WACO, Texas — Donald Trump’s first major rally on Saturday since launching his third presidential campaign was everything that his Republican critics had once claimed would be his undoing.
January 6th, they declared at the time, was supposed to be the end of him. Then it was his fixation on 2020, his various feuds, and his many legal distractions. Finally, it was his elevation of losing candidates in the midterms coupled with his undisciplined campaign launch, both of which raised concerns about his electability.
Trump has made some adjustments, including a new slate of campaign promises tied to the post-presidency culture wars that rivals like Ron DeSantis have focused on. But in general, he’s leaning harder than ever into the cult of personality approach that his foes hoped had run its course with voters — and so far, it’s working.
Before even speaking, he opened with a recording of a song in support of jailed January 6th participants, “Justice For All,” as he and some in the crowd stood with hands over their hearts. In recent days, he has taken to calling for new protests (so far unsuccessfully) and warning of “potential death & destruction” if he’s indicted in one of four active criminal investigations.
His opener, Texas Lt. Gov. Dan Patrick, had to clarify that the choice of Waco was not tied to the 30th anniversary of the deadly siege that later served as a rallying cry for anti-government extremists like Timothy McVeigh. Another warm-up act, Ted Nugent, called Volodymyr Zelenskyy a “homosexual weirdo,” further illustrating the gulf between DeSantis, who has struggled to unite Republicans with his Ukraine position, and Trump, whose supporters have no expectation of unifying the party.
Trump’s own speech devoted considerable time to attacking Manhattan DA Alvin Bragg over a potential looming indictment related to his alleged hush money payments to adult film actress Stormy Daniels. He called on Rep. Marjorie Taylor Greene to run for Senate and complained that DeSantis was disloyal — an angle of attack his own advisors have told him is irrelevant to voters. And he also lamented that “every piece” of his “personal life, financial life, business life, and public life has been turned upside down.”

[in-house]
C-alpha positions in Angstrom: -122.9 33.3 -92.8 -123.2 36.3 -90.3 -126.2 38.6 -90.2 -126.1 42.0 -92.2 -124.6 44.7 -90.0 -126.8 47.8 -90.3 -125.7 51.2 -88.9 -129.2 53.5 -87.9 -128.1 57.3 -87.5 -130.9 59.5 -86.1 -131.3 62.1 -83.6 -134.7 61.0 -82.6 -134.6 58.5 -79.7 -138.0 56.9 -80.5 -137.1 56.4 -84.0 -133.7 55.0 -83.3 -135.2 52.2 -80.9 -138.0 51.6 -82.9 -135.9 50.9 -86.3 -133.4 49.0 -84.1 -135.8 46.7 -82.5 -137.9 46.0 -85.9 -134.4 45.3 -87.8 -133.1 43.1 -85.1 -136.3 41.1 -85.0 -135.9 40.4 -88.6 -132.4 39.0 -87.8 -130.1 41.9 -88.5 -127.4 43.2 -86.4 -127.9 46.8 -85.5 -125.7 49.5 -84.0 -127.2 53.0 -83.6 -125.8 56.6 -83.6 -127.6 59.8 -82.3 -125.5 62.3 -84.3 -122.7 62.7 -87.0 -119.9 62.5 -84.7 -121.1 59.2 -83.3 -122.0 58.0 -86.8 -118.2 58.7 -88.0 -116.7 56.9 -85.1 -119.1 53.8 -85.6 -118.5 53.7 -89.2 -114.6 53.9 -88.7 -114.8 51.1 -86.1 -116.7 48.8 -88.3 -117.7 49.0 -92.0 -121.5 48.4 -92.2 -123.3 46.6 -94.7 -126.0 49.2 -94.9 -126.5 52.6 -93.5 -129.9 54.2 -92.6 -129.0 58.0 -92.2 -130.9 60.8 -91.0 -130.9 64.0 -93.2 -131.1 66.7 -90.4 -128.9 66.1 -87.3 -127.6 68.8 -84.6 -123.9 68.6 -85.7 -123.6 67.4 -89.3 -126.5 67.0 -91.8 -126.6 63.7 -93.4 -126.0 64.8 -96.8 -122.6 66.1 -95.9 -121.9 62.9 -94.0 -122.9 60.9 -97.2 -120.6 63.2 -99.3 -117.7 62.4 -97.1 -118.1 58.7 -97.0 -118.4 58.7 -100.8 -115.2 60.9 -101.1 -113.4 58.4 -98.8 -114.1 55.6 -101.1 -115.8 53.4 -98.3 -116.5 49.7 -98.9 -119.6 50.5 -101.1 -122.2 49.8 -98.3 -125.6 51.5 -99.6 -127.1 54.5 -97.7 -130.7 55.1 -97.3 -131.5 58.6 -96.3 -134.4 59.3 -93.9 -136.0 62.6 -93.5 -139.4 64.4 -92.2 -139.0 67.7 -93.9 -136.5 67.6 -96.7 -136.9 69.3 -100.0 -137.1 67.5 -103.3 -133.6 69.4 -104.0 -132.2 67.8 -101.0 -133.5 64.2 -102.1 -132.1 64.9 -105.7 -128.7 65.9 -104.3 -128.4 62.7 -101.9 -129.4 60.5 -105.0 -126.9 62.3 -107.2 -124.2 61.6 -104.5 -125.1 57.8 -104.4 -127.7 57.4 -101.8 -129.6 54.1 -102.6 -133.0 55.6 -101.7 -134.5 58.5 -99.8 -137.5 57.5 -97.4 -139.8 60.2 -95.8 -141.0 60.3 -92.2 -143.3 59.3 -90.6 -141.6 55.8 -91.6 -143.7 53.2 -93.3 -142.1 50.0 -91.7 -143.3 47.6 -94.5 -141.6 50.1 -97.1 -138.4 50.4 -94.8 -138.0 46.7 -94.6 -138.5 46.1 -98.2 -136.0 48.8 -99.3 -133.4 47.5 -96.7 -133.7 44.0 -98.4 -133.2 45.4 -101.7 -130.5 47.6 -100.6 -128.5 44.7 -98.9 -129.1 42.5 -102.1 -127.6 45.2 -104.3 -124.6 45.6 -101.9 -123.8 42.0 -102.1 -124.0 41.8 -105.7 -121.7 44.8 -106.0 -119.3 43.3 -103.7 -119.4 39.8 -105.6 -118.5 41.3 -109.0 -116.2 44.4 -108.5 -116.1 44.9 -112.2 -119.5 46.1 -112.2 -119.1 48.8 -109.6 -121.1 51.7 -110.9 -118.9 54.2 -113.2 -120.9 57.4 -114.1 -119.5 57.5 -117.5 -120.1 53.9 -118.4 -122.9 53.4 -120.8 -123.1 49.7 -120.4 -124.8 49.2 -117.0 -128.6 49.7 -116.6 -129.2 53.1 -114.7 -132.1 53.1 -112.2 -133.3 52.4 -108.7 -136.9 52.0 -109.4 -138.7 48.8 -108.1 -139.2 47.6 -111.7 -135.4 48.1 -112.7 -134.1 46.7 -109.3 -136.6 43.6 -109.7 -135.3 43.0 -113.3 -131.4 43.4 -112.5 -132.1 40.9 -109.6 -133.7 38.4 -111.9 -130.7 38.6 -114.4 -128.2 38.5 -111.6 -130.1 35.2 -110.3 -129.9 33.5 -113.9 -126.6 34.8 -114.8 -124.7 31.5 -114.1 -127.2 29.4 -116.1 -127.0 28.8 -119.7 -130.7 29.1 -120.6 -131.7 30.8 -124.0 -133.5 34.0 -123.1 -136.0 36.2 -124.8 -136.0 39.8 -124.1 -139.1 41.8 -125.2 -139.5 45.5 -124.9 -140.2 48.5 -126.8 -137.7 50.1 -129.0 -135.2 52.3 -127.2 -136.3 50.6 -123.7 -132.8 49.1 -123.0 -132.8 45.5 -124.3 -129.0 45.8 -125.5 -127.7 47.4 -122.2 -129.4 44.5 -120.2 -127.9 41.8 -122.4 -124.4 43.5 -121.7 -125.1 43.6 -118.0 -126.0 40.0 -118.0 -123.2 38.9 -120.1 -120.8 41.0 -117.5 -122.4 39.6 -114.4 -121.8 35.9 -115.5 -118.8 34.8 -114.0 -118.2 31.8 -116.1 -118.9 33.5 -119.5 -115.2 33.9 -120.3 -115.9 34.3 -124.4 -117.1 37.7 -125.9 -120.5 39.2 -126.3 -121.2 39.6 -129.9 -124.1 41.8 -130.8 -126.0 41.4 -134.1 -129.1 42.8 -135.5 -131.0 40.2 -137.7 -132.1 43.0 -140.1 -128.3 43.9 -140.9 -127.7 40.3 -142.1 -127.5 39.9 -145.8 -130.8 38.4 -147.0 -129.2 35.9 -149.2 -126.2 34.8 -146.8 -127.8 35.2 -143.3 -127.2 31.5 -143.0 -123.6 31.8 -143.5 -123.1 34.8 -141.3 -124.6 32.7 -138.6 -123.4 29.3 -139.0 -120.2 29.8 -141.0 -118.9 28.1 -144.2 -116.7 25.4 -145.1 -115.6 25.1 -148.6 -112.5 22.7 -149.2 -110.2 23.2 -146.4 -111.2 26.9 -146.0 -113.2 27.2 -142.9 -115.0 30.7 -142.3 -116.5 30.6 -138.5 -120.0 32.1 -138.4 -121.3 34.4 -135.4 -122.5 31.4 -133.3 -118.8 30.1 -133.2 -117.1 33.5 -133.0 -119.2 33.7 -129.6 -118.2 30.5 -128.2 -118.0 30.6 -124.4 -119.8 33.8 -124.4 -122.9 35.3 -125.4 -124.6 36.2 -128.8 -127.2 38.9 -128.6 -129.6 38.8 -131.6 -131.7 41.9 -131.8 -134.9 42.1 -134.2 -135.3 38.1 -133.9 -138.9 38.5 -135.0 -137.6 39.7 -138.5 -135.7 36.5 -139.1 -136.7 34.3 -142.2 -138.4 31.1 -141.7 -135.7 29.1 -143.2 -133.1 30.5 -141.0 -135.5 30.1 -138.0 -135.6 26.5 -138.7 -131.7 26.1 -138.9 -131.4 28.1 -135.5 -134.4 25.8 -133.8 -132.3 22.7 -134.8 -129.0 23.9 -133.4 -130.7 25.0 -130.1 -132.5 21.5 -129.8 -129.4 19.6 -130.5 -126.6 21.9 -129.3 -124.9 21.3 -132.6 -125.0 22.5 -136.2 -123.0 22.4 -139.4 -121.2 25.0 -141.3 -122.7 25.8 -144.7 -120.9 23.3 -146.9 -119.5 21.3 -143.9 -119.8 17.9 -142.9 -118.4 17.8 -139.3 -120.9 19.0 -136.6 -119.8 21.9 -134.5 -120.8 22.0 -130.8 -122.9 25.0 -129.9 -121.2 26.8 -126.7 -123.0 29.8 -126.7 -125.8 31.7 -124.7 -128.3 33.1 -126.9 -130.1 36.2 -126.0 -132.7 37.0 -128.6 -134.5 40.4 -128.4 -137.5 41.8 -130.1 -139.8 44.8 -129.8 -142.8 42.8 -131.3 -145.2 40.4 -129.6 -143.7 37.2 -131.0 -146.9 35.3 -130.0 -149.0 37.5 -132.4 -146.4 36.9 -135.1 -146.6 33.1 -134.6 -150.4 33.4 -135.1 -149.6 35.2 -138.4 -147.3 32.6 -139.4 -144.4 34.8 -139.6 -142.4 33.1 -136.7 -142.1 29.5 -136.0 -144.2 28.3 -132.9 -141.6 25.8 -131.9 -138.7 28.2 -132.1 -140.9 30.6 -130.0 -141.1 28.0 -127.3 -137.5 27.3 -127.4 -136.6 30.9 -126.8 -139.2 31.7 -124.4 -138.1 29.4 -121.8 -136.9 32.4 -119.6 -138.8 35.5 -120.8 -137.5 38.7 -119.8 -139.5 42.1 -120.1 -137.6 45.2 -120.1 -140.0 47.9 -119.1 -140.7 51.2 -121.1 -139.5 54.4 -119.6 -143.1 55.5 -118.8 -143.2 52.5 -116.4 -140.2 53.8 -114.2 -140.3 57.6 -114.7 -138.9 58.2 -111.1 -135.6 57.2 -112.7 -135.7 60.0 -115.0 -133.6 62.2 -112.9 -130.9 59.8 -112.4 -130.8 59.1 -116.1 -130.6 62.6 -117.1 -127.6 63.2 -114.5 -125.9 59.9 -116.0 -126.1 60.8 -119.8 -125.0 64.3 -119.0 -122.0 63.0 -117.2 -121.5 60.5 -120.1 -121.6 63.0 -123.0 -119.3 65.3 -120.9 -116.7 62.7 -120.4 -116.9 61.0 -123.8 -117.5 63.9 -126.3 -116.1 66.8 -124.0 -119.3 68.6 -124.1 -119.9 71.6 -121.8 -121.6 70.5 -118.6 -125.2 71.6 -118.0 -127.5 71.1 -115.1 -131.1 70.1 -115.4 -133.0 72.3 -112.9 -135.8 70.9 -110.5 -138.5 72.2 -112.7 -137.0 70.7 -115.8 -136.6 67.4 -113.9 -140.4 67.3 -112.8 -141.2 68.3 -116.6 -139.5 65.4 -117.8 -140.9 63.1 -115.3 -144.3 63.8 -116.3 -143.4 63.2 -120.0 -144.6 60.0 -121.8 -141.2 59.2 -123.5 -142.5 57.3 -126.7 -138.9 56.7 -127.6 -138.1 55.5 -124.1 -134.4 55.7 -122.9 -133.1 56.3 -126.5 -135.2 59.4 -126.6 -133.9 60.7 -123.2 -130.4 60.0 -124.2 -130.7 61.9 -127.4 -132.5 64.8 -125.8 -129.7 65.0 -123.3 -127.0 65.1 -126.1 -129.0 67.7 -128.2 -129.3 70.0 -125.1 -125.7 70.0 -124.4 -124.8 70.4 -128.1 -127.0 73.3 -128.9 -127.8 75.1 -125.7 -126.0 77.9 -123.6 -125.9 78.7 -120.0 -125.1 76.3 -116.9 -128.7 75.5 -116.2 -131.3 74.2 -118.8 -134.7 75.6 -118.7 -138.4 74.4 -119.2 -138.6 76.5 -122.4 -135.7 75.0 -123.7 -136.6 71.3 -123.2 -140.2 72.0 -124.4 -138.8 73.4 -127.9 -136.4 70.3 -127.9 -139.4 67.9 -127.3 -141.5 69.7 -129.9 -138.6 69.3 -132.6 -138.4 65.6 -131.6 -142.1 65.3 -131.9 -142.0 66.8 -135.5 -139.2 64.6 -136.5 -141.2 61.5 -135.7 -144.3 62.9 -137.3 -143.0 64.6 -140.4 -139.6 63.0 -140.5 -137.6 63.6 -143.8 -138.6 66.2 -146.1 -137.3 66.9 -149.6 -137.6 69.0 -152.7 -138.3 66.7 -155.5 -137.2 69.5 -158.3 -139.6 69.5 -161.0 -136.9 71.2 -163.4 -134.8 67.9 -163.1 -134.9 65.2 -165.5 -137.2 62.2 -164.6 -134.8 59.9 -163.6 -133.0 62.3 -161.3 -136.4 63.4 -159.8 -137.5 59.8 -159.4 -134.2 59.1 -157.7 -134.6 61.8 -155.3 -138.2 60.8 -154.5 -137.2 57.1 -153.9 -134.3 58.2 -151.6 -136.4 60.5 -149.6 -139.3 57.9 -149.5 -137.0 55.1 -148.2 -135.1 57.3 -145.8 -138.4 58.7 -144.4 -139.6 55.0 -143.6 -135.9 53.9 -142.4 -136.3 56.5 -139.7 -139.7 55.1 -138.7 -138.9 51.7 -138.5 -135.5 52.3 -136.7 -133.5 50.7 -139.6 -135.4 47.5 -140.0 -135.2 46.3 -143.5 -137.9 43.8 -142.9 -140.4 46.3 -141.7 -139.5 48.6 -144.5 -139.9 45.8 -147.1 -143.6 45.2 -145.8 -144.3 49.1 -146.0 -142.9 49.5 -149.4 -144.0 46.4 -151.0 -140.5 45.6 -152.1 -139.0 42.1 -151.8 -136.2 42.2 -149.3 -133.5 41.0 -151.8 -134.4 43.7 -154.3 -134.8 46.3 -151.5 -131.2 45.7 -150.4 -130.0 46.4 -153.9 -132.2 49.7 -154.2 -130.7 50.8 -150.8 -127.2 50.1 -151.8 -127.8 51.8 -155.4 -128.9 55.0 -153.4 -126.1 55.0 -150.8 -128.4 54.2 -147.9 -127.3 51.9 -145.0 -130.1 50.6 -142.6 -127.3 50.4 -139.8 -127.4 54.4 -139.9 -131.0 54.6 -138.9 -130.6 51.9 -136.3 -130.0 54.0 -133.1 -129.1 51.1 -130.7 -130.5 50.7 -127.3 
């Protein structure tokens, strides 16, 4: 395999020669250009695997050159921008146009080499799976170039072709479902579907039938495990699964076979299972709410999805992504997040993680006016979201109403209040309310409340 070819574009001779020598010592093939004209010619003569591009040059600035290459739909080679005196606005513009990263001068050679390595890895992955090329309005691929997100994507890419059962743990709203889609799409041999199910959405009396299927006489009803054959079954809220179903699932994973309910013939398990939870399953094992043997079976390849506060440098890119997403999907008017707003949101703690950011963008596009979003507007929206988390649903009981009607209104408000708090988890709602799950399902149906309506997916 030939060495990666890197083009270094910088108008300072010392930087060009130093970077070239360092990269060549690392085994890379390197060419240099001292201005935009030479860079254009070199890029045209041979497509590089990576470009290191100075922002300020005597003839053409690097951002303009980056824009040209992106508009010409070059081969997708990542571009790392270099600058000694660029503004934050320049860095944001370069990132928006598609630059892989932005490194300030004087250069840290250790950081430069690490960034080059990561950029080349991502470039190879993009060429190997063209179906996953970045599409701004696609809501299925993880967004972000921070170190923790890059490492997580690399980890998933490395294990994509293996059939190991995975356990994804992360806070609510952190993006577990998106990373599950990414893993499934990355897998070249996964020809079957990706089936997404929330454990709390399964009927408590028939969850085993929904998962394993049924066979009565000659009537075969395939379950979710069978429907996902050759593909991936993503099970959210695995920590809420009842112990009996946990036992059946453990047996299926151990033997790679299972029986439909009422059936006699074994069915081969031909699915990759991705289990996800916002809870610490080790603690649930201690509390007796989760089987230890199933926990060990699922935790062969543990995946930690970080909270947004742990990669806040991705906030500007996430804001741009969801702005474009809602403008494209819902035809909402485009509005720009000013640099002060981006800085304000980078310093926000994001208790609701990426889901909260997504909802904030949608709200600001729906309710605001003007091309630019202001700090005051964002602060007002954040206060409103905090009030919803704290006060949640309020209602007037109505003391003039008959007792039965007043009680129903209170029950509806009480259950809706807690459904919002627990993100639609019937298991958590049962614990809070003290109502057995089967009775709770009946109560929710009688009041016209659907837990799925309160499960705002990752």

“2024 is the final battle. That’s going to be the big one,” Trump told his supporters. “You put me back in the White House, their reign will be over and America will be a free nation again.”
Trump’s vulnerabilities are real, but the thousands who attended his rally in Waco also illustrated his strengths. He has a large base of supporters who see his personal struggles as proof he’s the only one for the job.
“With all the hoaxes and all the witch hunts — I mean, they’ve been after this guy since 2015, and they’ve impeached him twice, okay? And there was nothing there,” Dolores Duderstadt, a retiree from San Antonio, said, referring to the indictment hovering over Trump’s head.
So far, neither DeSantis nor any other Republican has shown they can attack Trump and count on the same support. The former president can rely on his allies to try and bully DeSantis into unequivocally defending him from an indictment, even as he faces little visible pushback for trashing DeSantis with gay-baiting innuendo at the same time.
Meanwhile, Trump’s message that “they’re not coming after me, they’re coming after you,” as he put it on Saturday, continues to resonate with some voters. Yolanda Cruz de Abulail, a 55-year old naturalized citizen who teaches in Texas, said she had been flirting with voting for DeSantis as a change of pace, but was disappointed in his response to Trump’s potential indictment and would now keep her vote with Trump.
“When they came out and said they’re going to indict Trump, that is when I realized what was at stake,” she said.
Still, attendees were mostly not feeling the same level of vitriol against the Florida governor as Trump is beginning to dish out. (NBC noted that Trump’s DeSantis attacks at the rally, which received a muted response from the crowd, were softer than his private comments to reporters on his plane). Many still see DeSantis as someone who could successfully run in the future, or even run with Trump.
“I wish they would stop attacking each other,” 44-year-old Chris Blount, a retired military member and industrial electrician, said. “If DeSantis and him get together, we could have 12 years in this country of just some awesomeness,” he added.
Room for Disagreement
While national surveys are trending toward Trump, Axios recently reported on two new polls from Public Opinion Strategies that showed DeSantis ahead of Trump by eight points in Iowa and tied in New Hampshire in a head-to-head matchup.
“The media went nuts over a couple of national Monmouth polls but polls of Iowa and NH look much different,” Matt Whitlock, senior president at CRC Advisors Inc., tweeted.